The risen Christ gives Peter a mission, and starts writing a new story for what will become the church. That story has also had its fair share of triumphs and disasters, but it is the story that has brought us all here, and it is the story we hope will bring others here too.
But it’s not just Peter that Jesus has a task for. The gospel spread and the church grew through the work of countless others, and one of them was a man named Saul. He hated those who followed Christ, holding the coats of the men who stoned the first Christian martyr, and going on to conduct persecutions of his own, but then he was stopped in his tracks.
He is on the road when he sees a blinding light and hears the voice of Jesus, ascended into heaven but still alive and still speaking. Jesus chides him and sends him into the city to await further instructions, and the whole experience is so life changing that Saul becomes Paul, overcome with a deep conviction that he is to bear witness to this transformation, taking up Jesus’ call to make disciples of all the nations.
The risen Christ sends Paul to preach the good news to the Gentiles, and starts writing a new story for the whole world. Like all of these stories, it is still working itself out, but how amazing to think that in a wave across the world, people are meeting like us to celebrate this day, in more languages and styles than we can even imagine!
And new stories are being written all the time. A church member emailed me this week because he had been really struck by a picture similar to the one below from the aftermath of the fire at Notre Dame Cathedral, and by the way the cross had remained as so much around it had burned. I’ve seen lots of commentary online, but among the most poignant was the response from Coventry Cathedral, who empathised with the deep sense of loss but also counselled that hope can rise from the ashes, as they themselves bear witness, having rebuilt after the Second World War. We don’t yet know what the future will look like for Notre Dame, but the cross in the midst of the wreckage is an assurance that a new story is possible.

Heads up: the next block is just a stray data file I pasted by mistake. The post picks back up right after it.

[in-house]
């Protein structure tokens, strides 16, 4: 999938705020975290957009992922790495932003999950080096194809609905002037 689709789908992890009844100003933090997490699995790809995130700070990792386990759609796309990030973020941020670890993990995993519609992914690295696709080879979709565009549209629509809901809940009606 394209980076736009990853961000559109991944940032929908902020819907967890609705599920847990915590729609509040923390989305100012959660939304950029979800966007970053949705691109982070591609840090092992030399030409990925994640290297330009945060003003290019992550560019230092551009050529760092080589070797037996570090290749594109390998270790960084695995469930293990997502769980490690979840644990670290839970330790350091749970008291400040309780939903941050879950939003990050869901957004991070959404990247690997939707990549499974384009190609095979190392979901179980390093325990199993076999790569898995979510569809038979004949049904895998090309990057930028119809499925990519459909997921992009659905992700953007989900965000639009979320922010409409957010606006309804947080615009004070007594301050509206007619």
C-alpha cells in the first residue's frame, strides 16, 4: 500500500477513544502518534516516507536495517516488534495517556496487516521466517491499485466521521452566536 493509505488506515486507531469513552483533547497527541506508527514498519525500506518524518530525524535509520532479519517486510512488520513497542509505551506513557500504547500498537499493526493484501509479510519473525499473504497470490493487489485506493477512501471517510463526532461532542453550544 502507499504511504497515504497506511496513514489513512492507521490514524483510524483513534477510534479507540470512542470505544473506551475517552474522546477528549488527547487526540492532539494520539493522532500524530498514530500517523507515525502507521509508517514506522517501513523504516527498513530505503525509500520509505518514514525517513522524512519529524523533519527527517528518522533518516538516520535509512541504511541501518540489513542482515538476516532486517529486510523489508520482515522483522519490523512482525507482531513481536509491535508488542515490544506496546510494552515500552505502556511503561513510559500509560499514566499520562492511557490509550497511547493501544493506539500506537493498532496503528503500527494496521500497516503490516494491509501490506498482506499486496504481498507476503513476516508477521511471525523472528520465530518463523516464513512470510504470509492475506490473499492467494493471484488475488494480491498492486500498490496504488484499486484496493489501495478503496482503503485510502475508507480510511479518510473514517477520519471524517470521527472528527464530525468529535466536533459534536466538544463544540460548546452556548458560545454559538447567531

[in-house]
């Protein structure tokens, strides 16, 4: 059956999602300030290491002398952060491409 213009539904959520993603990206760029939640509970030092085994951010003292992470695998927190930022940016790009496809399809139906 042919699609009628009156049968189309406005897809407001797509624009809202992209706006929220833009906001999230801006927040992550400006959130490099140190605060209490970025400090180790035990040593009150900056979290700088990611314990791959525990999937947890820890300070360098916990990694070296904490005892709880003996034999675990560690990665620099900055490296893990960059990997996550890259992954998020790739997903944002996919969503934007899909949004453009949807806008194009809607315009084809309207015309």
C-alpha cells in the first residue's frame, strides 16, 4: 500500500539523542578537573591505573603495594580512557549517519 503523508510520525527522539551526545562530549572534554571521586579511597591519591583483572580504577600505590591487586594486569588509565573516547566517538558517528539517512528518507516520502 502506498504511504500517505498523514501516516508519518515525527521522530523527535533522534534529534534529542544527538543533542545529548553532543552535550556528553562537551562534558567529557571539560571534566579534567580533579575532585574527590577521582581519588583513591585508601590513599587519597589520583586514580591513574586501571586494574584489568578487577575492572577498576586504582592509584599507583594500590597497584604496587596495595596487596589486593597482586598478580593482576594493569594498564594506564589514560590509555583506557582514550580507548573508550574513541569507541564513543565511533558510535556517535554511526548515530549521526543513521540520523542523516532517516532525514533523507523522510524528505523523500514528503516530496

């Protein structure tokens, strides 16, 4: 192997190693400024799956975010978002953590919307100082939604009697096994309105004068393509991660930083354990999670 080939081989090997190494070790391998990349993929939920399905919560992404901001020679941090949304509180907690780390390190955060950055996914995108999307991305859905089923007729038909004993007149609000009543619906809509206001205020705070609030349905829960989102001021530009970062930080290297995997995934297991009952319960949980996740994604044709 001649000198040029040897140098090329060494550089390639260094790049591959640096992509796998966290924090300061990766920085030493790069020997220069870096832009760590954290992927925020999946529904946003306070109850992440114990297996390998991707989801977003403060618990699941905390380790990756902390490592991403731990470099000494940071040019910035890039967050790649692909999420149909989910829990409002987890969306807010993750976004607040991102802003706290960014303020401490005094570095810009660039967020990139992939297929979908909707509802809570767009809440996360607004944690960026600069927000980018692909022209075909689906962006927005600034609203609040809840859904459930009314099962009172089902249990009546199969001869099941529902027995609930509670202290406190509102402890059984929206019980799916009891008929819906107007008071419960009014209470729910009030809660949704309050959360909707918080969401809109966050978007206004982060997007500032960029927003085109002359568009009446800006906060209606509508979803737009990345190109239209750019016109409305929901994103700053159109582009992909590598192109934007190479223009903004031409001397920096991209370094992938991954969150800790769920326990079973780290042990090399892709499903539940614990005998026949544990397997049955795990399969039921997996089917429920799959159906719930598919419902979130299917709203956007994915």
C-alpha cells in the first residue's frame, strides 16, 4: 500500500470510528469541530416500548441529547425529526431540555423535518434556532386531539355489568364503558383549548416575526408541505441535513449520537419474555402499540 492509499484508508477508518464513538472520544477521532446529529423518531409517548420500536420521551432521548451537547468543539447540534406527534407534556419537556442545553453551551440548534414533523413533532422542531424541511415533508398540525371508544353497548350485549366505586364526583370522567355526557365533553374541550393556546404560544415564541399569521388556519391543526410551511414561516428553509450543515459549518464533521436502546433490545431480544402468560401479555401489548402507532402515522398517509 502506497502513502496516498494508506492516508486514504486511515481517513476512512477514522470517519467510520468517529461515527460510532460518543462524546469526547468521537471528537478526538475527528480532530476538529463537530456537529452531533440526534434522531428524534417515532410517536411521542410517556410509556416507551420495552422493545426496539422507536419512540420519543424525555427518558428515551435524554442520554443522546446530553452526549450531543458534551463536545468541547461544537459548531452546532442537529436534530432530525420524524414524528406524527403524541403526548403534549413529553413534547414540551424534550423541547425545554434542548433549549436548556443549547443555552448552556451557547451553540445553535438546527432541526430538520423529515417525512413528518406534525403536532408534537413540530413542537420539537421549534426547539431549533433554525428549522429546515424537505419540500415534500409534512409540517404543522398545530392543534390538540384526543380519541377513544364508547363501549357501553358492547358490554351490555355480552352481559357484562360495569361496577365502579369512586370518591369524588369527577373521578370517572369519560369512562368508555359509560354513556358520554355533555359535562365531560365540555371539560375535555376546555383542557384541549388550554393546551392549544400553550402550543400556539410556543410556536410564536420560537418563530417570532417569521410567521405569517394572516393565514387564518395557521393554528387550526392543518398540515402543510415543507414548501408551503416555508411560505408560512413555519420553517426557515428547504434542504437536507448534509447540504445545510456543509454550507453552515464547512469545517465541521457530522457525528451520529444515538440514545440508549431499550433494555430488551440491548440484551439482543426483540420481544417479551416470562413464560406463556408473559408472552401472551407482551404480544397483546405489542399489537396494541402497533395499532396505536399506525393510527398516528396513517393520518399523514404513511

Many have been bemused by the reaction to the fire, suggesting that it is only a building and there are far greater things to worry about. In many ways they are right to draw our attention from stone and wood back to people and creation, but the sense of devastation that has been felt around the world seems to say that such buildings are important. They are monuments to faith and human endeavour, and they are sanctuaries of time and space. Whatever new stories we write, we still need those. Stoneygate Baptist Church building is such a monument and can be such a sanctuary, a place of peace and community. We are in a new season together, and that is perhaps something to reflect on as we write our next chapter.
Something else that has been on my mind as I have started to imagine our future is a piece of poetry or prophecy called ‘The New Glasgow’ by a URC minister called Doug Gay, in which he describes a vision of resurrection in Glasgow. I first heard it earlier this year, as a reflection on God’s call through the prophet Jeremiah for the Israelites in exile to pray for the shalom of Babylon. For it is also a picture of shalom - wholeness, peace, harmony, all the blessings of God - in Glasgow. I wonder what resurrection or shalom may look like in Leicester.
The risen Christ gives hope for Notre Dame and for Glasgow and for Leicester, and starts writing a new story for all of us. Because the resurrection of Christ tells us that resurrection is possible. That death can be defeated, sin can be forgiven, mistakes can be put right. That new stories can be written, fresh starts can be made, second chances can be found. This is Christ’s resurrection day. May it be our resurrection day too.